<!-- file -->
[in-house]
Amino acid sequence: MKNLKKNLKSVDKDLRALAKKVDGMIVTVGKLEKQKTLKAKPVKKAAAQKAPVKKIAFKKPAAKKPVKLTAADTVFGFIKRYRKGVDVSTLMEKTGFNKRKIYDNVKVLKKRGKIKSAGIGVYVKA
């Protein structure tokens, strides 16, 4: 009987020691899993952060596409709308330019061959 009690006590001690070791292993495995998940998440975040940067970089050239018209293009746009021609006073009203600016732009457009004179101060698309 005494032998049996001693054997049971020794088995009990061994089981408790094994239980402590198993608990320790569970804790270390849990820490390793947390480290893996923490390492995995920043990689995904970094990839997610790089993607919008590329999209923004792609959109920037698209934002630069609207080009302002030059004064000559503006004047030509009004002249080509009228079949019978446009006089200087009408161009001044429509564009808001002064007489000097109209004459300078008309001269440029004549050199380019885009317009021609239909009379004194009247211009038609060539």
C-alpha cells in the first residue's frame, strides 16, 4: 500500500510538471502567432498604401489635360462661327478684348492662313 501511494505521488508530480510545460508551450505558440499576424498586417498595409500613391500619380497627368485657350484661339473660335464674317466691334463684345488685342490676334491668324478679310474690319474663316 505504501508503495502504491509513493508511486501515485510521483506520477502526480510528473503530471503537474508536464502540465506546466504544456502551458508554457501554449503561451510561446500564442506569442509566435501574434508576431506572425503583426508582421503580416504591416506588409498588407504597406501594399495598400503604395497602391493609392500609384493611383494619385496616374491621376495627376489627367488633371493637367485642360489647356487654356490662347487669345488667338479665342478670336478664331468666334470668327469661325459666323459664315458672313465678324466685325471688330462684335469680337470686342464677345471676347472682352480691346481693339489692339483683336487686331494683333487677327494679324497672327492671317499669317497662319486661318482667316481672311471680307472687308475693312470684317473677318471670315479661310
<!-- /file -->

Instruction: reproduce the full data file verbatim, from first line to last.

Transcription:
[in-house]
Amino acid sequence: MKNLKKNLKSVDKDLRALAKKVDGMIVTVGKLEKQKTLKAKPVKKAAAQKAPVKKIAFKKPAAKKPVKLTAADTVFGFIKRYRKGVDVSTLMEKTGFNKRKIYDNVKVLKKRGKIKSAGIGVYVKA
């Protein structure tokens, strides 16, 4: 009987020691899993952060596409709308330019061959 009690006590001690070791292993495995998940998440975040940067970089050239018209293009746009021609006073009203600016732009457009004179101060698309 005494032998049996001693054997049971020794088995009990061994089981408790094994239980402590198993608990320790569970804790270390849990820490390793947390480290893996923490390492995995920043990689995904970094990839997610790089993607919008590329999209923004792609959109920037698209934002630069609207080009302002030059004064000559503006004047030509009004002249080509009228079949019978446009006089200087009408161009001044429509564009808001002064007489000097109209004459300078008309001269440029004549050199380019885009317009021609239909009379004194009247211009038609060539």
C-alpha cells in the first residue's frame, strides 16, 4: 500500500510538471502567432498604401489635360462661327478684348492662313 501511494505521488508530480510545460508551450505558440499576424498586417498595409500613391500619380497627368485657350484661339473660335464674317466691334463684345488685342490676334491668324478679310474690319474663316 505504501508503495502504491509513493508511486501515485510521483506520477502526480510528473503530471503537474508536464502540465506546466504544456502551458508554457501554449503561451510561446500564442506569442509566435501574434508576431506572425503583426508582421503580416504591416506588409498588407504597406501594399495598400503604395497602391493609392500609384493611383494619385496616374491621376495627376489627367488633371493637367485642360489647356487654356490662347487669345488667338479665342478670336478664331468666334470668327469661325459666323459664315458672313465678324466685325471688330462684335469680337470686342464677345471676347472682352480691346481693339489692339483683336487686331494683333487677327494679324497672327492671317499669317497662319486661318482667316481672311471680307472687308475693312470684317473677318471670315479661310